Flavour doesn’t depend upon age.
Just back from one of those phone calls that really resonate with me and ring a bell in my head “Are we still discussing this??” – one cannot but notice that YES, we are, NAS and clichés about young whiskies are still a thorny issue within the industry. What was this phone call about? Em… Please excuse my lack of transparency.
Anyway, you’re probably already aware of the ever-lasting debate regarding NAS bottlings those past few years (and if you aren’t, god bless you ;)), I wrote this article a few months back to share my views on the subject… And despite my rather positivity on the topic, I still believe some brands did/do use NAS as a way to hide something rather than genuinely drop the all-mighty age statement in a flavour-led quest. Not blaming brands for this lack of transparency though… Many would – rightly – argue that in terms of commercial strategy, they have no choice but prefering a fancy viking-y name in Gaelic than erecting a golden 3-year-old age statement on their label as a response to the vast majority of consumers still thinking 10+ aged whiskies are the real deal – Why would they spend 50£ in a baby whisky while they have access to, for instance, Lagavulin 16 at the same price? So yes, NAS were and still are a good marketing response to this behaviour.
But now that brands have finally started to realise consumers were quite savvy at seeing through marketing bullshit, we’re witnessing an increasing number of producers or bottlers rowing back from their earlier decisions and assuming their youngishness. For the sake of transparency?
I recently hosted a reverse tasting at the bar (whisky & cheese pairing… One can never be too French…), voluntarily starting with a 28-year-old dram and ending with a 3-year-old malt. No blind tasting to try and lure participants at all, I clearly stated the age of each dram while they were sipping it just to witness their reaction and if they would be biased by the information. Turned out that their favourite dram of the evening was the 3-year-old baby. Oh, and participants were a real mixture of newcomers, amateurs and connoisseurs.
Something is definitely evolving, slowly but surely, and the plethora of new young distilleries has probably highly participated in this, proving that with the right education, consumers have nothing against youngish drams and brands can now claim their age out loud with pride “Yeap m’am, I’m a baby dram but oh boy, my parents have put so much time, efforts, passion and skills in my making that I’m proud to be 3 and damn so good!”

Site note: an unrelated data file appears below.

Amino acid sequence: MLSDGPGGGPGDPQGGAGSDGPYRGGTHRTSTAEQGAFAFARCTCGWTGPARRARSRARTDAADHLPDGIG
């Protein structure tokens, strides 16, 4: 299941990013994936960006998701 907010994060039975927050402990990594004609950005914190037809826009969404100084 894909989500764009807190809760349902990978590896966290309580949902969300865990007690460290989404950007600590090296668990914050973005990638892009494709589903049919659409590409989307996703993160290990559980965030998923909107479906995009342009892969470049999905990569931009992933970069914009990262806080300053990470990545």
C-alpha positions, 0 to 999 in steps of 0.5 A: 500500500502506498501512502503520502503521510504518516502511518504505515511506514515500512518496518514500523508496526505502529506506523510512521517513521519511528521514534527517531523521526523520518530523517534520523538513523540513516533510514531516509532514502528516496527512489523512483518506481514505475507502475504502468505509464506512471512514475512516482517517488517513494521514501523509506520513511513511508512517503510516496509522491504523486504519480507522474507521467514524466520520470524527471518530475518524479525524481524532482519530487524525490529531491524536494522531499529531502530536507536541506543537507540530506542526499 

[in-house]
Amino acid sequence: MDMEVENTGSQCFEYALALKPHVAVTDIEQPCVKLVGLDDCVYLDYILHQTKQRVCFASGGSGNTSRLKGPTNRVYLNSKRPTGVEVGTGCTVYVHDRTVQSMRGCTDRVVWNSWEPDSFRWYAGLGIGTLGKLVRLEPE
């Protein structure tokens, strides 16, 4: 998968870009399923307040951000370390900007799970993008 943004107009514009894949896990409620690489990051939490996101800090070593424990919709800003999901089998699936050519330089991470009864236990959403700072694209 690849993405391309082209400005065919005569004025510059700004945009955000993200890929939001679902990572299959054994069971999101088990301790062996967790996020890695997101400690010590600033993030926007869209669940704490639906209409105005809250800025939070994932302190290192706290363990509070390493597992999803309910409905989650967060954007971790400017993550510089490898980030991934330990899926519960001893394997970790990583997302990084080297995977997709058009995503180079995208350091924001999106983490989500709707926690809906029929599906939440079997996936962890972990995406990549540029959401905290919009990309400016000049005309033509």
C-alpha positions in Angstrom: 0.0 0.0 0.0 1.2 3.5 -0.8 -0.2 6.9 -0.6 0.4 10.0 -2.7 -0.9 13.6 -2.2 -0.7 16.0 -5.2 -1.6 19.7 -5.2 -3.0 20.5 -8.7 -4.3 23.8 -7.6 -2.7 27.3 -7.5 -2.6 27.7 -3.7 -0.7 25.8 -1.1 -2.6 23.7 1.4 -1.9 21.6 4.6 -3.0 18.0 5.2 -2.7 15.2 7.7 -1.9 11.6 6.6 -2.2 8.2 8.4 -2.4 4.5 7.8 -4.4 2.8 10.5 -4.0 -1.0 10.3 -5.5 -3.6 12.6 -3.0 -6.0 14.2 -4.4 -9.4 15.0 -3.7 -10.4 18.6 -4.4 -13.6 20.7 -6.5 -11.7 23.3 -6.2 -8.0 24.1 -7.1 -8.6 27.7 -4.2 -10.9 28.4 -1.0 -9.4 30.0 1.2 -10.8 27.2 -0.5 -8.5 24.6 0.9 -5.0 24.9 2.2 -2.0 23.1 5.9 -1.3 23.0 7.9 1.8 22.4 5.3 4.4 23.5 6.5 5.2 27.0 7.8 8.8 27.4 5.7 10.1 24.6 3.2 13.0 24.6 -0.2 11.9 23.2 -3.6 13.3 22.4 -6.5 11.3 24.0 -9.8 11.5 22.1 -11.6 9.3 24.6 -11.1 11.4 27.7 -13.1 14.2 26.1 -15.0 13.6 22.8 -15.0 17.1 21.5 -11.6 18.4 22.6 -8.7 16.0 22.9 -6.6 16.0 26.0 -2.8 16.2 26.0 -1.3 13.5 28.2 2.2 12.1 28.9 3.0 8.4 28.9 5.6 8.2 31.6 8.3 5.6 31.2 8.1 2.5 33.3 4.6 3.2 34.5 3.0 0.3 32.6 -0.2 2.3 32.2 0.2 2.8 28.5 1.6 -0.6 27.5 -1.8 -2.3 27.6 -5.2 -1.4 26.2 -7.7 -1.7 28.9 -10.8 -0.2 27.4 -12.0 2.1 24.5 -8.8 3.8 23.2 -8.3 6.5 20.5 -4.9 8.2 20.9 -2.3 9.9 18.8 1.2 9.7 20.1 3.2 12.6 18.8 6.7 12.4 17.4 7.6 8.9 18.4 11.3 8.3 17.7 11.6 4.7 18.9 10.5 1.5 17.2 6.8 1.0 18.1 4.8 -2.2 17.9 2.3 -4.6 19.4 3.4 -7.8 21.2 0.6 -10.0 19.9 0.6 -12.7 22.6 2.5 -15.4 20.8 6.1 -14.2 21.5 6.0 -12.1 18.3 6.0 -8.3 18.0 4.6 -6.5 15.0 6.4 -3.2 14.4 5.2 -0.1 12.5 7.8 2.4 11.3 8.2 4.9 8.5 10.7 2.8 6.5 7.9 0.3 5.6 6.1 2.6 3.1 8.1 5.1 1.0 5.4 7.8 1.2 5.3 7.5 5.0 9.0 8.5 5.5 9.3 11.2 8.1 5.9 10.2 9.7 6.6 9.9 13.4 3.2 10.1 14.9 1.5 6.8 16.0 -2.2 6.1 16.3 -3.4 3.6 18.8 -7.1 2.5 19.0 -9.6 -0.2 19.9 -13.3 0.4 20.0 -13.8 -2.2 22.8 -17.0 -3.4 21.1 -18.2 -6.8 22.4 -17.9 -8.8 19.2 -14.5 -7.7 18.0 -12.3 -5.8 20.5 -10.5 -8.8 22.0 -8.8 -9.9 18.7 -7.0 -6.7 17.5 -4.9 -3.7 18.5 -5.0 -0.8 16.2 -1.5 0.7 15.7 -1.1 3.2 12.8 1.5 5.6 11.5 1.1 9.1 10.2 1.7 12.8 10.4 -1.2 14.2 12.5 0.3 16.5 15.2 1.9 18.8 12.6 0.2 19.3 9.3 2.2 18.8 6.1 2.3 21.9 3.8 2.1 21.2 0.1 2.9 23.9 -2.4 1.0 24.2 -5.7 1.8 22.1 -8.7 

Nowadays, with the extraordinary attention to detail, quality raw materials, passion, expertise and new maturation strategies, distilleries are capable to craft exquisite drams from a very young age that have nothing to be ashamed of while tasted face-to-face with teenage and more mature expressions.
However, nothing is gained yet and more education would never be enough on that side to see less bullshit NAS entering the market and more importantly less annoying NAS-shamers ! 😉
Young is f**king beautiful !
Here’s a small list of some delicious baby whiskies:
St George 2 years old – TBWC
“An independently bottled 2 year old rye from Californian craft distilling pioneers, St. George Spirits, bottled by That Boutique-y Rye Company! Cast your mind back to 1982 and you may remember that Time Magazine didn’t crown a Person of the Year that year. They actually crowned ‘The Computer’ as Machine of the Year. While some of you may see that as an invitation for robots to rise up and take over the world, That Boutique-y Rye Company clearly agree that Machine of the Year was the right choice for 1982, but they would have chosen a different machine – Jörg Rupf’s still, with which he founded St. George Spirits in 1982 and became a trailblazer of the American craft distilling movement!
Batch 1 is a release of 400 bottles.”
Kilchoman 6yo 2010 bottling
“This is the second edition of Kilchoman’s Original Cask Strength expression. The first one was drawn from ex-bourbon barrels, while this second edition was aged for over 6 years in quarter casks and then bottled at natural cask strength!”
Octomore 8.3 5 years old
“Bruichladdich’s Octomore expressions are know for being incredibly well-peated – but this one takes the proverbial biscuit and throws it out a window. The Octomore Masterclass_08.3 weighs in at a massive 309 PPM, making this the most heavily-peated Octomore to date! It was aged for 5 years in 56% first-fill bourbon casks, while the rest was filled into ex-Paulliac, Ventoux, Rhone and Burgundy casks.”
Compass Box 3 Year Old Deluxe
“A limited edition blended malt from the esteemed Compass Box, made with three different malt whiskies. The youngest whisky in this expression is 3 years old (the only age they are allowed to disclose is the youngest component – their Campaign for Scotch Whisky Transparency calls for amends to this), though it makes up less than 1% of the entire blend, with 90% being made up of whisky from the same distillery of “an unstated but considerably older age”, and 9% peaty malt whisky distilled on the Isle of Skye.”
Cover pic: Livets Goda